Re-trace is the feature that causes the oscillator to differ in frequency in power recycling. The oscillator will produce a slightly different frequency from one produced before it was turned off. The duration of power-off increases the drift. Re-trace also creates issues with synchronisation performance.

Shock and vibration

Shock and vibration are two other factors that cause the oscillator to deviate in frequency. The quartz crystal blank piece is attached to the electrodes using electric clips, glue, or similar techniques, and the stress release of these bonding systems may also cause frequency deviation.

Phase noise

The phase noise characteristics of an oscillator indicate the power of frequencies other than desired frequency produced by the oscillator. The signal power level at various frequency offsets from the carrier frequency is represented in dBc/Hz in the phase noise diagram. Phase noise is essential in applications where the primary frequency component must be clearly distinguished. One typical example is the phase modulation schemes where the receiver needs to have constellations minimally dispersed as possible.

Other environmental effects

The initial frequency accuracy is defined as the frequency accuracy of the oscillator when the device is powered up on the end application. Most oscillators are calibrated to absolute 0ppm when shipped out of the factory. The transport and storage cause the oscillator to move from its nominal frequency; the most significant deviation generally comes when the oscillator undergoes reflow soldering. The stability levels of oscillators used in telecom equipment range from 300-500ppb.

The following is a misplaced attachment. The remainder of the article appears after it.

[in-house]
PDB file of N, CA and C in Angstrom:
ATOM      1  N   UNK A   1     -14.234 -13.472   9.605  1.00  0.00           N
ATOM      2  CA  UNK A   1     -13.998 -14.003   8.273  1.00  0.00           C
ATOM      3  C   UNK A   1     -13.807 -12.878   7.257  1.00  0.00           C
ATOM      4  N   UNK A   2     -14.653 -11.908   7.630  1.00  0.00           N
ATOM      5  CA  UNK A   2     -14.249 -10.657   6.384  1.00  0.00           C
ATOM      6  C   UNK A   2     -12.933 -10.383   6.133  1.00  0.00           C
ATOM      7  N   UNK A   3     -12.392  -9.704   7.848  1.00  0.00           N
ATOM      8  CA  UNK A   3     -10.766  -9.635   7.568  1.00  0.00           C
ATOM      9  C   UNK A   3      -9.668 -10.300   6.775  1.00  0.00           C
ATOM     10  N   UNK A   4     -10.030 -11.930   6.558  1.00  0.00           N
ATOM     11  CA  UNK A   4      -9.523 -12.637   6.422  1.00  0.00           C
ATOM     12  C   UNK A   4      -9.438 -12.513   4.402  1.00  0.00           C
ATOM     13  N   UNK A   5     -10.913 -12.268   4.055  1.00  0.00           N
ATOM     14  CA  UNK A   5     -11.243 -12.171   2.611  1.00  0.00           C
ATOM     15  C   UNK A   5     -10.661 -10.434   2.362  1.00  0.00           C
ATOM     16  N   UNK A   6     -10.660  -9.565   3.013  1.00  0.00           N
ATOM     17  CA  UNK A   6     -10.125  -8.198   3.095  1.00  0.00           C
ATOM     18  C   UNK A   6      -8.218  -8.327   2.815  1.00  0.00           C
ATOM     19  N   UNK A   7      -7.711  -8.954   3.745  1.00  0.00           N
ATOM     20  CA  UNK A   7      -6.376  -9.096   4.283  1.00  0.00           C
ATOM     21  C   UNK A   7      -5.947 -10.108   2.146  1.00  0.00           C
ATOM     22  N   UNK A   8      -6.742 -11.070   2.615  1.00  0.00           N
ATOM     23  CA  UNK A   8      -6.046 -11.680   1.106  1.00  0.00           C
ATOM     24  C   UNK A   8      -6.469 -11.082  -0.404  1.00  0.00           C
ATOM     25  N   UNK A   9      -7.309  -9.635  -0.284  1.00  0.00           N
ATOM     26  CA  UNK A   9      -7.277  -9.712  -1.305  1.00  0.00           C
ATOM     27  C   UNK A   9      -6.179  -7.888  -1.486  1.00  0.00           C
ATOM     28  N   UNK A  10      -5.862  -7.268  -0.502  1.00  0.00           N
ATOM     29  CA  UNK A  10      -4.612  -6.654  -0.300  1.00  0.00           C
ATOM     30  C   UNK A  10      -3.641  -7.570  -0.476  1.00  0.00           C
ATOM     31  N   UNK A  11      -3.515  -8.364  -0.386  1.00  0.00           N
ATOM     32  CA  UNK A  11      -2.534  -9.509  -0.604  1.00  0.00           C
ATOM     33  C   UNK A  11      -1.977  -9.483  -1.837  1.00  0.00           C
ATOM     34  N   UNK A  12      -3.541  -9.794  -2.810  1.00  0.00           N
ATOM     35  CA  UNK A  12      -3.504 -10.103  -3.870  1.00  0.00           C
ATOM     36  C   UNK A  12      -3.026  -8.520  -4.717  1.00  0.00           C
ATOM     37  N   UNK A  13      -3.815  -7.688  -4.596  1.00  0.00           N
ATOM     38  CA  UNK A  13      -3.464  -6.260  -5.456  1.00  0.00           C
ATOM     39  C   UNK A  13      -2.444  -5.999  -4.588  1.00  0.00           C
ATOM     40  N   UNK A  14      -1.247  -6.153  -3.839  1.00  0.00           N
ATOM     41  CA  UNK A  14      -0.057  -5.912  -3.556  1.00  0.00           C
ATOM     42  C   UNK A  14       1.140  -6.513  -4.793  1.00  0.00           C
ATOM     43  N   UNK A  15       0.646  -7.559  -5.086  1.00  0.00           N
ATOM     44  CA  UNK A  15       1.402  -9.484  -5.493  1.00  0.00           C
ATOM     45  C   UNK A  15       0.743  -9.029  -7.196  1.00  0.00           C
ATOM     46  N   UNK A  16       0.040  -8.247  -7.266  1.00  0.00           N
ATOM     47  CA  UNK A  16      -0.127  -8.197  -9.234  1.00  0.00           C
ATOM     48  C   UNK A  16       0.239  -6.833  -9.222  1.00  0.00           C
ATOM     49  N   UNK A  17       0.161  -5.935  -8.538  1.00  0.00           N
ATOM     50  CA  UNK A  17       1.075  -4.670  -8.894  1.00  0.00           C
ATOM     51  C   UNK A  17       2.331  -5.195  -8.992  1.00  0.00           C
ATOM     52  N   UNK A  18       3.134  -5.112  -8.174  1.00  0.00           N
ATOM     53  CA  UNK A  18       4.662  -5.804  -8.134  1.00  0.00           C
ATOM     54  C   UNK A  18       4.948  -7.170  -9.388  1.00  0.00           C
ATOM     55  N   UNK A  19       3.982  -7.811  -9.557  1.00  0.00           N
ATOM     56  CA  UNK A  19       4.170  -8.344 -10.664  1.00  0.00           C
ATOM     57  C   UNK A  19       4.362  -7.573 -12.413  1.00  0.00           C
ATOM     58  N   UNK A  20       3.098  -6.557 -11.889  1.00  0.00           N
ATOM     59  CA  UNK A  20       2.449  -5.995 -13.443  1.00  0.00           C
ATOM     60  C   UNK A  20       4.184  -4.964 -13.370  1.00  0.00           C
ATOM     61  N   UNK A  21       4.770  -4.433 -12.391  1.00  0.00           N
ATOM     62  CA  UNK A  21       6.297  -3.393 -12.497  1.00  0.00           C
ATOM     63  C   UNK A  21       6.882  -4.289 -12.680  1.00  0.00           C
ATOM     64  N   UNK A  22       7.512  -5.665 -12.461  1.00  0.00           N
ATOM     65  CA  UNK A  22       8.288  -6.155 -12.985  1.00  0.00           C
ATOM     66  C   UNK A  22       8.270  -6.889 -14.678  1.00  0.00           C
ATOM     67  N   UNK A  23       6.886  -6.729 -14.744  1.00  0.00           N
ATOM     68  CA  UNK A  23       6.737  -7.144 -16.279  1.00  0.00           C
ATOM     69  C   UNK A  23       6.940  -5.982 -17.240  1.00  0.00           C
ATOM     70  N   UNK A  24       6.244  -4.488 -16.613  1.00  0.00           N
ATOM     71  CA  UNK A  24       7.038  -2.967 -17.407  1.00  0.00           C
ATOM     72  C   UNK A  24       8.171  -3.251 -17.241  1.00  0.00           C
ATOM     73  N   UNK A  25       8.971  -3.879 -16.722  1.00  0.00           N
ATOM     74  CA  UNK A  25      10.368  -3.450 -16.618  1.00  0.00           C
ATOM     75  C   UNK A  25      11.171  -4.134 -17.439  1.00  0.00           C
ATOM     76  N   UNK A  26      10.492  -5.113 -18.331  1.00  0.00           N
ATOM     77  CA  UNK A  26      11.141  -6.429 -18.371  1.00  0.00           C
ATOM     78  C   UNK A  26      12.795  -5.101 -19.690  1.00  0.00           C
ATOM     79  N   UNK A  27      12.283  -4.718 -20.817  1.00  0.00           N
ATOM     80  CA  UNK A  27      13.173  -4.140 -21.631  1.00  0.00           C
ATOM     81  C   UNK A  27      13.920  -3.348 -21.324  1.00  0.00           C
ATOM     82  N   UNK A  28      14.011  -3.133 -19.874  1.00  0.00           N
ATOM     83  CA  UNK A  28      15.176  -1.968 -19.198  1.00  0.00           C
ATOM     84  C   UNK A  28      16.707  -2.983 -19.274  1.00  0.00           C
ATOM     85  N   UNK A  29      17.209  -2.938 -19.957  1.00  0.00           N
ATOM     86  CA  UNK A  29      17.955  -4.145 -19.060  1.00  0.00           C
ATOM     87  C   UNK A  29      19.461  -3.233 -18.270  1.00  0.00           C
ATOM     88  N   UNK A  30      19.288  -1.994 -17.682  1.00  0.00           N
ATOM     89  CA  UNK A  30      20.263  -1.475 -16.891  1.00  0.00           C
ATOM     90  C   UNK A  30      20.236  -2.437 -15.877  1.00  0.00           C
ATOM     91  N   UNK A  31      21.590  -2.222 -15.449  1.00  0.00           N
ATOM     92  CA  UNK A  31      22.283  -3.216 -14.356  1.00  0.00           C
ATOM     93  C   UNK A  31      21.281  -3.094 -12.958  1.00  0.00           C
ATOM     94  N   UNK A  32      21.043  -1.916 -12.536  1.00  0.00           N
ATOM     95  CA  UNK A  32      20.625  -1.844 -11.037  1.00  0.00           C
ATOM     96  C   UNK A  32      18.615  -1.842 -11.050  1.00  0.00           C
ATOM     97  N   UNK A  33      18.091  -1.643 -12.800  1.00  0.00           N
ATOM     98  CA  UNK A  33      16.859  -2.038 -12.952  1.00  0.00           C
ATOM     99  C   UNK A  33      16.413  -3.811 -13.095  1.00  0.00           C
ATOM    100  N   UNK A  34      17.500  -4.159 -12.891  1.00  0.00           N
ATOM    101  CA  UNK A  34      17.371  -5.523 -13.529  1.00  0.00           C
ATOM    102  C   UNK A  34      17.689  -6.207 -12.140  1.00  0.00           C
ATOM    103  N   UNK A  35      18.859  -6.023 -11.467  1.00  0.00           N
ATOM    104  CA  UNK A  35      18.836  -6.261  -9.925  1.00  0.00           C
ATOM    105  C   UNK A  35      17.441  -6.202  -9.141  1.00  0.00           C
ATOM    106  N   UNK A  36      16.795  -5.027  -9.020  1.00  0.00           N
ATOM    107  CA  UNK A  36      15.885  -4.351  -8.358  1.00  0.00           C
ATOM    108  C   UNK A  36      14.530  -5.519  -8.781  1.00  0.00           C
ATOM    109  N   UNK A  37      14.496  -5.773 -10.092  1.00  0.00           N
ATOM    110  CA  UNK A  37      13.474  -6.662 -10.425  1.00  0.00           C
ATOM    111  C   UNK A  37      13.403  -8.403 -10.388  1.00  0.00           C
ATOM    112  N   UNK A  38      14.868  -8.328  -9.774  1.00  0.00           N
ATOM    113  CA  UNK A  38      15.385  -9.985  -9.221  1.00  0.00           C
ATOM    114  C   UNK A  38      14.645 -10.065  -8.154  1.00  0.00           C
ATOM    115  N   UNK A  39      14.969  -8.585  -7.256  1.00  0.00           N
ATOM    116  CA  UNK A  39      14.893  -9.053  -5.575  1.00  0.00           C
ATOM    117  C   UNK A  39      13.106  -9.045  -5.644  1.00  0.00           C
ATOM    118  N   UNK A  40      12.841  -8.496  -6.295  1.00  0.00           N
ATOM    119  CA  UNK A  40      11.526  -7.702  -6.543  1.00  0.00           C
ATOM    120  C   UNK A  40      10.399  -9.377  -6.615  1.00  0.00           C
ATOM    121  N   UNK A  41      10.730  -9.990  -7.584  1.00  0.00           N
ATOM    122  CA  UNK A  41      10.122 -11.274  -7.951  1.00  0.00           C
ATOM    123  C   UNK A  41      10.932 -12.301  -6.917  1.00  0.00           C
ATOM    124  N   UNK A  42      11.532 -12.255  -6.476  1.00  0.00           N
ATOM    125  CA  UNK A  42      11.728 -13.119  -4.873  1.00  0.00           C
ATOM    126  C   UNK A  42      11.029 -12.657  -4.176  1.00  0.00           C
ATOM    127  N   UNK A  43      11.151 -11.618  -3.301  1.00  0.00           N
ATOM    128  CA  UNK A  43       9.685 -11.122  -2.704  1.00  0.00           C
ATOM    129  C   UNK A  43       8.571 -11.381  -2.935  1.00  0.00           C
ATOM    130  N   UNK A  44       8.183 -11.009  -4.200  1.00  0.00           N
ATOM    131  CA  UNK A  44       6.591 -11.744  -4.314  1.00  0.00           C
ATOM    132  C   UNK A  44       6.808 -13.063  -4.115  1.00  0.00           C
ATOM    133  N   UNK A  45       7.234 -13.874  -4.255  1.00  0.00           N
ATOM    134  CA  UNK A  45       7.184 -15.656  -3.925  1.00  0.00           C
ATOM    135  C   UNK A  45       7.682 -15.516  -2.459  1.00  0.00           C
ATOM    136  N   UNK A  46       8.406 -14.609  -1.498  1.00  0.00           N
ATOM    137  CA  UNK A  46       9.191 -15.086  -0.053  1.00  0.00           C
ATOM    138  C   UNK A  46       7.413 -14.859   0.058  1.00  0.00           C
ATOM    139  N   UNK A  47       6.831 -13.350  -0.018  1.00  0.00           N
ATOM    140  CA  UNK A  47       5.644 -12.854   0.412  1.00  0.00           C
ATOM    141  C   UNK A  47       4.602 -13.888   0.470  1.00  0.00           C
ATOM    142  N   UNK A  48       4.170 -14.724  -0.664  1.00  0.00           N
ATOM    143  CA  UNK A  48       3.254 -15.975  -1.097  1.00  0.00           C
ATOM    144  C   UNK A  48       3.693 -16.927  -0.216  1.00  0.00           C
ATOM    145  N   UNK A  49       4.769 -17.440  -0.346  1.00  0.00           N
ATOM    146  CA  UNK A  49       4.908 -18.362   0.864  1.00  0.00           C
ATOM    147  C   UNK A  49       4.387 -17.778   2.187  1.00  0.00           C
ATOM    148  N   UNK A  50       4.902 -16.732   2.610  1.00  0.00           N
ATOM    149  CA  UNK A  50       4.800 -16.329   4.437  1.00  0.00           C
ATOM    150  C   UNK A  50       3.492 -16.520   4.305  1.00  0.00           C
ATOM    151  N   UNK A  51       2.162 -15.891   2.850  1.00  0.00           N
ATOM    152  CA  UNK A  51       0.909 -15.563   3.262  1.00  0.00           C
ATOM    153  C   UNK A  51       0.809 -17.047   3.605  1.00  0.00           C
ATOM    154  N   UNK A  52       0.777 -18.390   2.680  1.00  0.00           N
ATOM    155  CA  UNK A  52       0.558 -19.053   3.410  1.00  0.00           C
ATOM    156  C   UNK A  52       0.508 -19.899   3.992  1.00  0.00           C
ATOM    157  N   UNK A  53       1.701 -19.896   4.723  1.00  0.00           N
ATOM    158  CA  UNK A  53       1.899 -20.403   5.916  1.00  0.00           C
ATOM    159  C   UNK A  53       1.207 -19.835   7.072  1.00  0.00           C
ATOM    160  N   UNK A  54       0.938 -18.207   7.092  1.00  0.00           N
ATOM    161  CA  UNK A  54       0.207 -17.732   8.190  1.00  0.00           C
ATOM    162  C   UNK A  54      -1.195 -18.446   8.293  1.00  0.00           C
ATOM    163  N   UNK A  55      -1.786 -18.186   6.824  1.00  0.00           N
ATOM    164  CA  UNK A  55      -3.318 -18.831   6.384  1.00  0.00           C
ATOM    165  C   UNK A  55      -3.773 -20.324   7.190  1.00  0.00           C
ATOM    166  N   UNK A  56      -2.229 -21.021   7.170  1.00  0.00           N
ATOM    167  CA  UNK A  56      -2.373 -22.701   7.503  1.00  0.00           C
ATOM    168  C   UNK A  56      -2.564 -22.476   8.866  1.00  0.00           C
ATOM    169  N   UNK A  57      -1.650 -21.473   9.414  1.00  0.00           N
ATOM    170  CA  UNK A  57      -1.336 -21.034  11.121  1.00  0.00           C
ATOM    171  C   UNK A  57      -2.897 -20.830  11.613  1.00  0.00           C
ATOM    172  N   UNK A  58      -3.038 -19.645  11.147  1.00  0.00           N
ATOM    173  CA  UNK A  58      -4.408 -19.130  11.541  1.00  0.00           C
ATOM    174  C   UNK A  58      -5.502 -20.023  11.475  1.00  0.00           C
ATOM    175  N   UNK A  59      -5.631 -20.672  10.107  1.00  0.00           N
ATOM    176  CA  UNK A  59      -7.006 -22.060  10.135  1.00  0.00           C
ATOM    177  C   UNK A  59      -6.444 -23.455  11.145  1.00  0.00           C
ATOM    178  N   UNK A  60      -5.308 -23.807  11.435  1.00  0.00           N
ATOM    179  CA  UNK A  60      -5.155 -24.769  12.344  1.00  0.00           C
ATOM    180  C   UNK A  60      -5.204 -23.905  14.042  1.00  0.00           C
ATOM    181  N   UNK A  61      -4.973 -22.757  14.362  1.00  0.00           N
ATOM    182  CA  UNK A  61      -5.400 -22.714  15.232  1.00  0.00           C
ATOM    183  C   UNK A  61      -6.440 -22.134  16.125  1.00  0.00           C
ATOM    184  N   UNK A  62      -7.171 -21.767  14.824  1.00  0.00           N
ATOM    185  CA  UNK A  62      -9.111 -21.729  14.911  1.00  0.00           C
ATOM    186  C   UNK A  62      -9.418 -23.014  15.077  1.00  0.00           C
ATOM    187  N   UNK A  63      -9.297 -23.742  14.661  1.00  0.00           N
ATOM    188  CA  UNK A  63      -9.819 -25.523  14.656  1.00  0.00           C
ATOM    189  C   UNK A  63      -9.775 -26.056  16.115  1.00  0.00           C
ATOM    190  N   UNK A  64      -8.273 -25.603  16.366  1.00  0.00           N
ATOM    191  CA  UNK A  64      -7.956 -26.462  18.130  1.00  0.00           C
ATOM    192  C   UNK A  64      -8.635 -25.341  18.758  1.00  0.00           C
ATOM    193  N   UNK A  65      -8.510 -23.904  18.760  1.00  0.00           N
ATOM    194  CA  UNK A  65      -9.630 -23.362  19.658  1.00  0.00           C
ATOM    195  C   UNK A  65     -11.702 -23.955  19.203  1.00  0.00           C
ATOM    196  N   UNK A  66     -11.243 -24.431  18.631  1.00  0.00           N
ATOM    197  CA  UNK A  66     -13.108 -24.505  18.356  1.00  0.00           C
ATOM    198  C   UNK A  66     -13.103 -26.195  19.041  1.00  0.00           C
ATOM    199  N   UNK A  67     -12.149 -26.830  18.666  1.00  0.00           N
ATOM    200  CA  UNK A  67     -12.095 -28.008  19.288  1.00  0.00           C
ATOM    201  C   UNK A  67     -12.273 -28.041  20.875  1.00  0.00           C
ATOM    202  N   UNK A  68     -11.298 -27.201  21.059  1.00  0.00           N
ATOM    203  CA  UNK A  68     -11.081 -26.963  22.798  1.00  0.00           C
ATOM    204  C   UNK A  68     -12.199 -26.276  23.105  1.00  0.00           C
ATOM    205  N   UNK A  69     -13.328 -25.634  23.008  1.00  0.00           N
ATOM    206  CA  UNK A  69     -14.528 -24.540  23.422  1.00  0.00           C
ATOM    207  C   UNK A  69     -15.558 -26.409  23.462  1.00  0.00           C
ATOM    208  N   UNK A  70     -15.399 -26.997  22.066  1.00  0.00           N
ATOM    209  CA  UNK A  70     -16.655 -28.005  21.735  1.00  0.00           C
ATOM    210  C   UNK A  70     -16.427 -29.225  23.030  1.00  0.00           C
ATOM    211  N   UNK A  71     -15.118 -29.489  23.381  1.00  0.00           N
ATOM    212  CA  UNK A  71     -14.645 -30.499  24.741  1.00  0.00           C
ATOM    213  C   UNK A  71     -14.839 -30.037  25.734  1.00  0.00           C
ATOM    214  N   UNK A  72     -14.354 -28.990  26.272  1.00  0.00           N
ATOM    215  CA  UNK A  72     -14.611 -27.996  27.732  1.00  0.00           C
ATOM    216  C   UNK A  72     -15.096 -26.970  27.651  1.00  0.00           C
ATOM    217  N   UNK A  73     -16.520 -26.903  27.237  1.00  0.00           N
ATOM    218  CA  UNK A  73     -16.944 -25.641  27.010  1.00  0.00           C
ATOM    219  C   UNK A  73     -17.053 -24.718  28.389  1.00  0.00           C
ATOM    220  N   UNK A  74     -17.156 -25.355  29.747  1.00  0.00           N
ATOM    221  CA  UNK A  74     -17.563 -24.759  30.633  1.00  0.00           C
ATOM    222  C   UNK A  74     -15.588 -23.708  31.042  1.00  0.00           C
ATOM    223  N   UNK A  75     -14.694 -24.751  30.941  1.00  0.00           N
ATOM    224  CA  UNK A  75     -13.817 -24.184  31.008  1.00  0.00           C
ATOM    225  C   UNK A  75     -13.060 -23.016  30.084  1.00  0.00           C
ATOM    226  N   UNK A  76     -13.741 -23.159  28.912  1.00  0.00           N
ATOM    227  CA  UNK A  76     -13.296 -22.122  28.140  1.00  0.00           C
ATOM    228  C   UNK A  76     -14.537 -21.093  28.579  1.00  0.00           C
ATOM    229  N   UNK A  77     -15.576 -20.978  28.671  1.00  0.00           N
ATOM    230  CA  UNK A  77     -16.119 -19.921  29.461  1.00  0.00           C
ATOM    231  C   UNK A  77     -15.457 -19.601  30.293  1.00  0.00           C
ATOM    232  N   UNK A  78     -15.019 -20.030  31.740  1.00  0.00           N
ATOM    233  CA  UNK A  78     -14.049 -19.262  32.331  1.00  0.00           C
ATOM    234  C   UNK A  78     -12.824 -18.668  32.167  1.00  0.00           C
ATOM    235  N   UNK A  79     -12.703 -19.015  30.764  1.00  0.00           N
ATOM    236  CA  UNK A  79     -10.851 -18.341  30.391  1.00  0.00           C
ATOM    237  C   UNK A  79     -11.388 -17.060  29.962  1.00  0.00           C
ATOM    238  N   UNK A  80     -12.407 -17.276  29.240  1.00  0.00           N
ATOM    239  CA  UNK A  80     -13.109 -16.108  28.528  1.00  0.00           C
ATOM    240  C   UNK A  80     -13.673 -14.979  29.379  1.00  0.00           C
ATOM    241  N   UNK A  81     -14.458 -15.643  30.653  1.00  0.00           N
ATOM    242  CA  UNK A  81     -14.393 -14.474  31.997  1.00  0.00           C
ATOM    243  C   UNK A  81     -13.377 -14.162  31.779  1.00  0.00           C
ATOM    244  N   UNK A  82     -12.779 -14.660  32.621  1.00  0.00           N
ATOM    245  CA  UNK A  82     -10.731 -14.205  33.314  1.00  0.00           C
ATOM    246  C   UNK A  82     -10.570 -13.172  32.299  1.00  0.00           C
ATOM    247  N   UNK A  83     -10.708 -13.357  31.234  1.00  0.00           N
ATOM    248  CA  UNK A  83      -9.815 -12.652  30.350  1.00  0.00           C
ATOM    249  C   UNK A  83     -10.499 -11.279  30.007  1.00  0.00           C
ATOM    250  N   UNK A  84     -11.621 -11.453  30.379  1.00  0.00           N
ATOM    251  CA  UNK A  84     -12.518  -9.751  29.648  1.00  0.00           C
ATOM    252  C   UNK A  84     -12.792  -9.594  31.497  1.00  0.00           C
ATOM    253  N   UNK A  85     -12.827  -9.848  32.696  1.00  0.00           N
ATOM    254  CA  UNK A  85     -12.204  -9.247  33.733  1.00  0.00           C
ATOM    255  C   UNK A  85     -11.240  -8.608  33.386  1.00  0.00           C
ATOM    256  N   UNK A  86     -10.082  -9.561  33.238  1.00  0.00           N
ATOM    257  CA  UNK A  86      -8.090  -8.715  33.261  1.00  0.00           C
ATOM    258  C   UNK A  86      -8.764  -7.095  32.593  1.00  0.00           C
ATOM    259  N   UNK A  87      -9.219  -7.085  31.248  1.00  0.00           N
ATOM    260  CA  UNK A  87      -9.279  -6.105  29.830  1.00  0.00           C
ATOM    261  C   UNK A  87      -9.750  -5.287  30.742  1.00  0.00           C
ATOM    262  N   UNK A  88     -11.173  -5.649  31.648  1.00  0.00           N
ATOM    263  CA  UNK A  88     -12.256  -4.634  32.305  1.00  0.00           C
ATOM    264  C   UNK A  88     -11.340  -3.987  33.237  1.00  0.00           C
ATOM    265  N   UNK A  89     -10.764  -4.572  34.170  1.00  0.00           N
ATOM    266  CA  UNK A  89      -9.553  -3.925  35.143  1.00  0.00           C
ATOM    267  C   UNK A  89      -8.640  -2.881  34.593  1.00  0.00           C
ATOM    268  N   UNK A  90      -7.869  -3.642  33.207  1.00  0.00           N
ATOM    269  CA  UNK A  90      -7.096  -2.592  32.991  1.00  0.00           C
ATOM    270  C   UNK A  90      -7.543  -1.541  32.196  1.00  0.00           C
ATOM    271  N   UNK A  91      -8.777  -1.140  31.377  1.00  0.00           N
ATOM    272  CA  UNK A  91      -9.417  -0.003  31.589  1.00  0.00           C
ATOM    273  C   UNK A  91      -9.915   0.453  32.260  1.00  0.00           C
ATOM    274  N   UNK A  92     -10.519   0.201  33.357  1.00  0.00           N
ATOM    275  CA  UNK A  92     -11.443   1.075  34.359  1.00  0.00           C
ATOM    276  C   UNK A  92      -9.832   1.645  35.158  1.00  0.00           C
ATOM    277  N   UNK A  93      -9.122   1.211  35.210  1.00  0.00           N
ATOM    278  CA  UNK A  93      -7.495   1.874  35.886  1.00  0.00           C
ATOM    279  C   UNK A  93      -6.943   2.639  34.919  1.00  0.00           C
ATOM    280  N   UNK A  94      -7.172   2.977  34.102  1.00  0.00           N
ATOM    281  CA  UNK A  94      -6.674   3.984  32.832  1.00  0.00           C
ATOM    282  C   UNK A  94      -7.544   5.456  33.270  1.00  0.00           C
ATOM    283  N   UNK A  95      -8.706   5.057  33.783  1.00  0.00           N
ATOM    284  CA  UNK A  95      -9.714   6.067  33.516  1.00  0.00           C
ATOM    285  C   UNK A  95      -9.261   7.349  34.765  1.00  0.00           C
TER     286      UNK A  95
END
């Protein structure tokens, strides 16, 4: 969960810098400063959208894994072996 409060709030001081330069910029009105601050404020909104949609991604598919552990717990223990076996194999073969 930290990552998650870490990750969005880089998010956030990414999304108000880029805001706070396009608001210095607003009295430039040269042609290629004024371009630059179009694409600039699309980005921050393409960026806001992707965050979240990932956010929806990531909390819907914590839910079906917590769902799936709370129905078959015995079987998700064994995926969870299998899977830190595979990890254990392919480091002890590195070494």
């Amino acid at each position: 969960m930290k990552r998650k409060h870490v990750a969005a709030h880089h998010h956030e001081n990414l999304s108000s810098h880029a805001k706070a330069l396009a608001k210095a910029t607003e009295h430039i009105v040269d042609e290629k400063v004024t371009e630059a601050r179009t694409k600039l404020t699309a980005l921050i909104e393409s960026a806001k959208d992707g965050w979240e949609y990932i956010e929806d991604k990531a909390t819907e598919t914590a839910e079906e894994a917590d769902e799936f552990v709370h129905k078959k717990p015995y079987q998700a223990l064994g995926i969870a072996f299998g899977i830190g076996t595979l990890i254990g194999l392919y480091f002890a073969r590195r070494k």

Other system effects such as power supply variation and load variation also impact frequency drift.

The accuracy of an oscillator over time determines the lifetime of the oscillator

The lifetime accuracy of an oscillator is the worst overall accuracy an oscillator achieves, including all possible variations. Standards define the duration of ‘lifetime’ as 20 years. As the equipment lifetime is getting shortened because of the fast technological advancements, lifetime is now generally accepted to be 10 years by the industry.

How to choose the right oscillator for your telecom application

In summary, oscillators are susceptible devices, and to achieve the highest performance level, you have to deploy several electrical, thermomechanical and advanced compensation techniques. But if you are not a synchronisation expert, how do you choose the right oscillator?

There are several industry standards that support telecom applications. Oscillator requirements can generally be derived from these standards:

  • ITU-T study group 15, Question 13 dealing with network synchronisation and time distribution performance
  • O-RAN has specifications for synchronisation architectures and solutions for front-haul timing
  • 3GPP for air interface requirements of cellular networks
  • OCP-TAP for synchronisation requirements on data centres.

There are other specifications that are not completely covered in the standards yet, but do need to be taken into account for implementation details. If you would like to discuss your specific requirements, get in touch with us.


This guide is based on a tutorial delivered at the ITSF International Timing & Sync Forum 2021 in Brighton, UK.